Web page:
America's history of race-related demonstrations and riots
Protests and demonstrations have been an integral part of American discourse and mark some of the most defining moments in American history, including moments like the Boston Tea Party or the 1963 March of Washington.
Peaceful protests are held in Washington, D.C., and other cities across the country every year to advocate for social and political causes, no matter which side of the political aisle they are championed by.
While Martin Luther King Jr. and other civil rights activists marched in the 1960s to successfully advocate for federal discrimination protections for African Americans, the fight for civil rights in the U.S. continues to do this day with an ongoing outcry to end acts of police brutality against black people.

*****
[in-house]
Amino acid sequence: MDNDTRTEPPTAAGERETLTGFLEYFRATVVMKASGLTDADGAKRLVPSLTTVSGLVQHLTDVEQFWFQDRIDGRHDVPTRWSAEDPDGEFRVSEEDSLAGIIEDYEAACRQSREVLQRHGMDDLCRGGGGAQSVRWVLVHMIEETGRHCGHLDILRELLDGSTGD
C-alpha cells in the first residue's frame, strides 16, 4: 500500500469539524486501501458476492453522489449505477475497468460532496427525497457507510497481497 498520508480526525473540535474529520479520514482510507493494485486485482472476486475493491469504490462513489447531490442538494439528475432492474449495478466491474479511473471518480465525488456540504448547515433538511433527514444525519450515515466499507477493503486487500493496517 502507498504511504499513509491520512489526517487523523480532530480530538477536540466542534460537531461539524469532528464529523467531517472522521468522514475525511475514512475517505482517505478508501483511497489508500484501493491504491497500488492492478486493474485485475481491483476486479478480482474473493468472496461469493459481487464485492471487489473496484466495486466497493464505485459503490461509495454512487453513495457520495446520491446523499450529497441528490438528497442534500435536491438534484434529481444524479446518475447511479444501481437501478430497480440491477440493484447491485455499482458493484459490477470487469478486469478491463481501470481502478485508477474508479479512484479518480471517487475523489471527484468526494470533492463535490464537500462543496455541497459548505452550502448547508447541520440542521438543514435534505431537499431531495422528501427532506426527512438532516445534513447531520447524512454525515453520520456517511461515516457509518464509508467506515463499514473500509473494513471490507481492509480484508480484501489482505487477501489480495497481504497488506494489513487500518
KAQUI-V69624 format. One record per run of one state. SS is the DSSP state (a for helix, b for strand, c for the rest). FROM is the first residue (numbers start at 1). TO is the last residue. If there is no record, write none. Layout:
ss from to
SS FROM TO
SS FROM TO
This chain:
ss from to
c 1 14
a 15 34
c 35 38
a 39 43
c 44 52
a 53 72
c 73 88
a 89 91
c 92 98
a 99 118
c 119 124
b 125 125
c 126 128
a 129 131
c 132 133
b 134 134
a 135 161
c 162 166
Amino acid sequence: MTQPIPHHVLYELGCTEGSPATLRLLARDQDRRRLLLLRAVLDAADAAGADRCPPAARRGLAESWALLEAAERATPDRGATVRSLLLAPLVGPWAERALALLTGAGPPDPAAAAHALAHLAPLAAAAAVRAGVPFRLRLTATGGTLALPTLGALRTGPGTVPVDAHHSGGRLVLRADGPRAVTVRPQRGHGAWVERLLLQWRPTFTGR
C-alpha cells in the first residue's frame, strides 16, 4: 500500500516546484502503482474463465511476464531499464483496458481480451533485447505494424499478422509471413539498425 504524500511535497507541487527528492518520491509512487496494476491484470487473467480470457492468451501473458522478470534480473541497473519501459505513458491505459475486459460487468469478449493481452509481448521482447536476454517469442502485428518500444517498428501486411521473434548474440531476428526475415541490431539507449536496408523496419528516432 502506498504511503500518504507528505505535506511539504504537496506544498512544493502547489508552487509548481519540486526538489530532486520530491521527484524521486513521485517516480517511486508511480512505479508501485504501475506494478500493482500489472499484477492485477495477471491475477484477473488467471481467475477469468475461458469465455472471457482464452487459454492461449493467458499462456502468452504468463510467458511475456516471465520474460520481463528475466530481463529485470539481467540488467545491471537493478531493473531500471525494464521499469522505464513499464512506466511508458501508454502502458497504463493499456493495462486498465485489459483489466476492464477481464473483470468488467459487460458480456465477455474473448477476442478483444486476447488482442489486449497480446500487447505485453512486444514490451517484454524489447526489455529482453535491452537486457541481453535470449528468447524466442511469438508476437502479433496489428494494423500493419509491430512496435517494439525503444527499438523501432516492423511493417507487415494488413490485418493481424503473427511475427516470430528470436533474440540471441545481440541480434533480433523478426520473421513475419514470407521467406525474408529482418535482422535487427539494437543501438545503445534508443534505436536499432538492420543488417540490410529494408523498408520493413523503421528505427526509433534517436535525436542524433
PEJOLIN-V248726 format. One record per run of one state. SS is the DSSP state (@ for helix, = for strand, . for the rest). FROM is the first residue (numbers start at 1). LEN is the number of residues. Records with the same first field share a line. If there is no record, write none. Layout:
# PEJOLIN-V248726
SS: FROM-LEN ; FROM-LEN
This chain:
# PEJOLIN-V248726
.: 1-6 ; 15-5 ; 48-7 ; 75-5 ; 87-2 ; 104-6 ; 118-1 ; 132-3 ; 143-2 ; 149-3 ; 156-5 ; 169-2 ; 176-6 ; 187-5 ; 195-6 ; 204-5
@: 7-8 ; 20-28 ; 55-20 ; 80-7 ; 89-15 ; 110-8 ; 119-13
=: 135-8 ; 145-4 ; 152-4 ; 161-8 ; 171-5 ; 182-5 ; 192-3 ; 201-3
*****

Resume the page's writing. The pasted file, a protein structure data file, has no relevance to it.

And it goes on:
Similar demonstrations and protests were held in 2014 and 2015 following the deaths of African Americans Michael Brown in Ferguson, Missouri, Eric Garner in New York City, and Freddie Gray in Baltimore, Maryland.
Brown was shot by a police officer in 2014, while Garner died after being held in a chokehold by police in 2014. Gray died while riding in the back of a police van.
In Baltimore in 2015, peaceful protests in the city competed for media attention as much focus was placed on the violence that erupted in the city as hundreds of businesses were damaged and over 150 vehicles and over 60 structures were set on fire. In Ferguson in 2014 after Brown’s shooting, there was also significant looting.
In 1992, there was civil unrest in Los Angeles after a trial jury acquitted four officers involved in the videotaped beating of Rodney King. There was widespread looting and violence in the months of May and April 1992 that led to 63 deaths, 12,000 arrests and over 2,300 injuries.
Looters and vandals are often accused of hijacking the message of peaceful protesters.
“They have not just caused chaos and damage, they are hijacking a moment and changing the conversation,” Los Angeles Mayor Eric Garcetti said this week, according to local media.